Does Coffee Really Cause Cancer? What You Need to Know
Many people depend on the caffeine kick from coffee to start their day, but is there a substance in coffee that could cause cancer? A judge in Los Angeles thinks so and ruled yesterday that Starbucks and other purveyors of coffee must put cancer-warning labels on their product.
Scientists, however, are not nearly as certain as the judge. There is still no firm verdict from them about whether a chemical used in the coffee-roasting process is actually carcinogenic.
But that's precisely Los Angeles Superior Court Judge Elihu Berle's point. When the Council for Education and Research on Toxics presented their case, they requested that coffee companies either stop using a chemical called acrylamide in the roasting process or put warning labels on coffee indicating that it can cause cancer. The same group has had previous success getting acrylamide reduced in the processing of potato chips.
In his decision, Berle said the coffee industry wasn't able to prove coffee doesn't cause cancer and providing information on the various health benefits of drinking coffee didn't count, Reuters reported.
The health benefits of coffee have been the subject of countless studies and include lowering the risk of diabetes and heart disease; reducing risk of stroke and depression; and helping to combat cirrhosis of the liver, asthma attacks, gallstones, liver cancer, melanoma, prostate cancer and Parkinson's disease. It may even lead to a longer life.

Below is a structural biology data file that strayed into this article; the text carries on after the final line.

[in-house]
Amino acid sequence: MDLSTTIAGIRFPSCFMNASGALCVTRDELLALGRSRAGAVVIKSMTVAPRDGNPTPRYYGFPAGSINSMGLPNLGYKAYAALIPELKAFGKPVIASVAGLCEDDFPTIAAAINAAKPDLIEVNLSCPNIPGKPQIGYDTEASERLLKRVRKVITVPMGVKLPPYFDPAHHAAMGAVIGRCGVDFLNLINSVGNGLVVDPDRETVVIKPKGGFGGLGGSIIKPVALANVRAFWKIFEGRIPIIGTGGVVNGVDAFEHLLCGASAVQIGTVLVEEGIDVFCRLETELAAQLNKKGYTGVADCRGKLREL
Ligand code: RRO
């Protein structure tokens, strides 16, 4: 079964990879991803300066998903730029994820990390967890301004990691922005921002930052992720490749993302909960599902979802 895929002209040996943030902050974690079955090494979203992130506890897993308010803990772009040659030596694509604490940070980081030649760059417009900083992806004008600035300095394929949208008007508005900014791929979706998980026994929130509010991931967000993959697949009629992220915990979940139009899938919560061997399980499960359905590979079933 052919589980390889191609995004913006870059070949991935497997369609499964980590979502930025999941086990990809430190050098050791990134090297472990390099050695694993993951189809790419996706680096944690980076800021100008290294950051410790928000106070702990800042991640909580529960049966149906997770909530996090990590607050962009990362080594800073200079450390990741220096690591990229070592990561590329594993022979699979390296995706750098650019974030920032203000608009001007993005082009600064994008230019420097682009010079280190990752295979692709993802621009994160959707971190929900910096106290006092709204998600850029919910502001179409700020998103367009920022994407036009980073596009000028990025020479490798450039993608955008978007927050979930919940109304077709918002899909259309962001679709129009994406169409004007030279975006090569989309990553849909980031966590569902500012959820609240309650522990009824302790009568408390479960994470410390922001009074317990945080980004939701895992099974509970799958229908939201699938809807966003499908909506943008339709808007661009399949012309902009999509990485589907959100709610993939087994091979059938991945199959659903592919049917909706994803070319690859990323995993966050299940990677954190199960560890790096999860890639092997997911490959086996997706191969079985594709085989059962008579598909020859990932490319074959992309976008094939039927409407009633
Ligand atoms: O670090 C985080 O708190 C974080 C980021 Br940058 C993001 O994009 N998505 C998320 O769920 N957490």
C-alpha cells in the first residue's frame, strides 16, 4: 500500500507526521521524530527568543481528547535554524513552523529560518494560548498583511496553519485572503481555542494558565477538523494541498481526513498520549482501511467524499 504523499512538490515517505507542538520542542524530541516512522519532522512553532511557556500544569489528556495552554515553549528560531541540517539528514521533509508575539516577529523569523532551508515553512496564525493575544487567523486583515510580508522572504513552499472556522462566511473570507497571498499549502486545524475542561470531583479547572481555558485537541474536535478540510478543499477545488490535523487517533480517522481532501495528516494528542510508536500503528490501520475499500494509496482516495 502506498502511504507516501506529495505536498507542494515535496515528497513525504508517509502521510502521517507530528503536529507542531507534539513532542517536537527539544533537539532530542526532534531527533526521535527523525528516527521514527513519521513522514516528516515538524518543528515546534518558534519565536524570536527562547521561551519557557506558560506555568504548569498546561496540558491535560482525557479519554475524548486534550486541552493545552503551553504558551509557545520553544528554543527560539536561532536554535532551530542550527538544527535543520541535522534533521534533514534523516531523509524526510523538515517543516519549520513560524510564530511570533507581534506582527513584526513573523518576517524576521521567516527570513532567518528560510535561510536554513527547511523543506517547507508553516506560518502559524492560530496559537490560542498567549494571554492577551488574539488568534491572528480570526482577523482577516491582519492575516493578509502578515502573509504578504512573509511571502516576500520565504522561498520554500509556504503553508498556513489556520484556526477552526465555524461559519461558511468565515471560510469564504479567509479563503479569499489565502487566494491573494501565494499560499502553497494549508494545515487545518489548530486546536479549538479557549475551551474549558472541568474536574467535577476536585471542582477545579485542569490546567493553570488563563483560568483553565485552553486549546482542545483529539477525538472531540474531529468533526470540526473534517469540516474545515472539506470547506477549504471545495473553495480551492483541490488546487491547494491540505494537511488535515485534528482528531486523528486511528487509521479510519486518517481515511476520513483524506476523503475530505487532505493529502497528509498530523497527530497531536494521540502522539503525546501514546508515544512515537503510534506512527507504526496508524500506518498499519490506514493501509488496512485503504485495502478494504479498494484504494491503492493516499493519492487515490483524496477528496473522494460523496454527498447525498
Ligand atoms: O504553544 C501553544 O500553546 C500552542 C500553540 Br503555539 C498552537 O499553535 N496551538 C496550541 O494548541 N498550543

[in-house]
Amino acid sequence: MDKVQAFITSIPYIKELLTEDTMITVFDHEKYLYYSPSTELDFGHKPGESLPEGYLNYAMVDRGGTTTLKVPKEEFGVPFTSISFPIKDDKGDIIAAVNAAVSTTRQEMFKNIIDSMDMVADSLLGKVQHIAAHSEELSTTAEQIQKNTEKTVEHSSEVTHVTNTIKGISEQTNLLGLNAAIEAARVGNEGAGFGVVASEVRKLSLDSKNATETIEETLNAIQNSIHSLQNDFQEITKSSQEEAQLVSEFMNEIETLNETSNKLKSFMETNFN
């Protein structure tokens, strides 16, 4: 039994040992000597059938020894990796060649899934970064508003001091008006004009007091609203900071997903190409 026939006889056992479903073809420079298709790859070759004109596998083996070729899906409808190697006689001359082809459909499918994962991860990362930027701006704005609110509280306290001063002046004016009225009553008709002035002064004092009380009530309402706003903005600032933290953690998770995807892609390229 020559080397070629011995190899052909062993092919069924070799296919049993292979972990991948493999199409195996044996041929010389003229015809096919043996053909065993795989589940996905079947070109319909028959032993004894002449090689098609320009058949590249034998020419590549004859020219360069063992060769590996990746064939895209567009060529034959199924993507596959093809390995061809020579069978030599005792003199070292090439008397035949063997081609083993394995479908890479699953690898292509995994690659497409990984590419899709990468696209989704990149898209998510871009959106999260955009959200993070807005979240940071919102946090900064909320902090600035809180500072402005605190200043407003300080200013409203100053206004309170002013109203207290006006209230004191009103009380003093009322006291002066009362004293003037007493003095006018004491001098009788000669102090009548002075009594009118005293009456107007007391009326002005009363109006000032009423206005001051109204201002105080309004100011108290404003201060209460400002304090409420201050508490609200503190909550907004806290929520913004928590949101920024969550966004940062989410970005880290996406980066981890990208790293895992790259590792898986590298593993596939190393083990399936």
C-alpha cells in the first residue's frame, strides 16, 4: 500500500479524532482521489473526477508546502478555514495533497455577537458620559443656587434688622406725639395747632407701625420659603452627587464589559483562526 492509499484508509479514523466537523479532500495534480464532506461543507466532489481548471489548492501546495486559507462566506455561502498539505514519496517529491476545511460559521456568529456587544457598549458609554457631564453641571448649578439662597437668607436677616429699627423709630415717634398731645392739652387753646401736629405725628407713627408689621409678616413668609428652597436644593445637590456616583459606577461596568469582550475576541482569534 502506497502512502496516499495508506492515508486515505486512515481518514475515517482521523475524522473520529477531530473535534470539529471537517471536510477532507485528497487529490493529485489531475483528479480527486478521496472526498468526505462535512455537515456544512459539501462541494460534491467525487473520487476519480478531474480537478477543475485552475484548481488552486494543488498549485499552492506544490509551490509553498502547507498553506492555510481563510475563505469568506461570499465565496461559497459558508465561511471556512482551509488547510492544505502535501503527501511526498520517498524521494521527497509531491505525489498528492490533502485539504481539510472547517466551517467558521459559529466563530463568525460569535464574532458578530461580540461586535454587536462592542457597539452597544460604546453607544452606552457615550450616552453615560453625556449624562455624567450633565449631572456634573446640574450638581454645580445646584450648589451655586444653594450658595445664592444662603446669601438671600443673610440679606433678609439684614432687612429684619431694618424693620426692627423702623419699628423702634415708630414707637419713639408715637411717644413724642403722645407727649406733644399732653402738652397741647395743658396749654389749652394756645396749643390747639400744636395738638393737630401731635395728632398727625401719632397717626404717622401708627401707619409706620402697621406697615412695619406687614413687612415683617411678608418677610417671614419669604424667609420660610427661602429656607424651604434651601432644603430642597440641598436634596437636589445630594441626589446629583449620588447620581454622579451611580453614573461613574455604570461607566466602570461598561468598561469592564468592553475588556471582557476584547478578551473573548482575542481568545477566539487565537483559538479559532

So does coffee cause cancer or not?
In short, we don't know for sure. It appears as though the research groups like the Council for Education and Research on Toxics rely on is one study by nonprofit research center RTI International in which acrylamide caused cancer in rodents. Another study by the University Hospital Cologne in Germany found that humans process acrylamide differently than rodents, making the cancer link tenuous.
The Food and Drug Administration's website indicates that they're "still in the information gathering stage" when it comes to acrylamide. The organization provides suggestions on how to reduce the chemical's presence in your diet as well as guidelines for how the food-processing industry could use less of it, but clarify that these are only recommendations at this stage and not requirements.
Also of note is that while acrylamide was once listed on the World Health Organization's list of carcinogens, it was removed in 2016.
Right now, we need new independently conducted clinical trials looking into the effects of acrylamide on humans — ones that are not funded by coffee companies or others with a stake in this debate. After that, scientists can weigh the risks and benefits of the beverage and make evidence-based recommendations. Until then, like everything else, enjoy your coffee in moderation.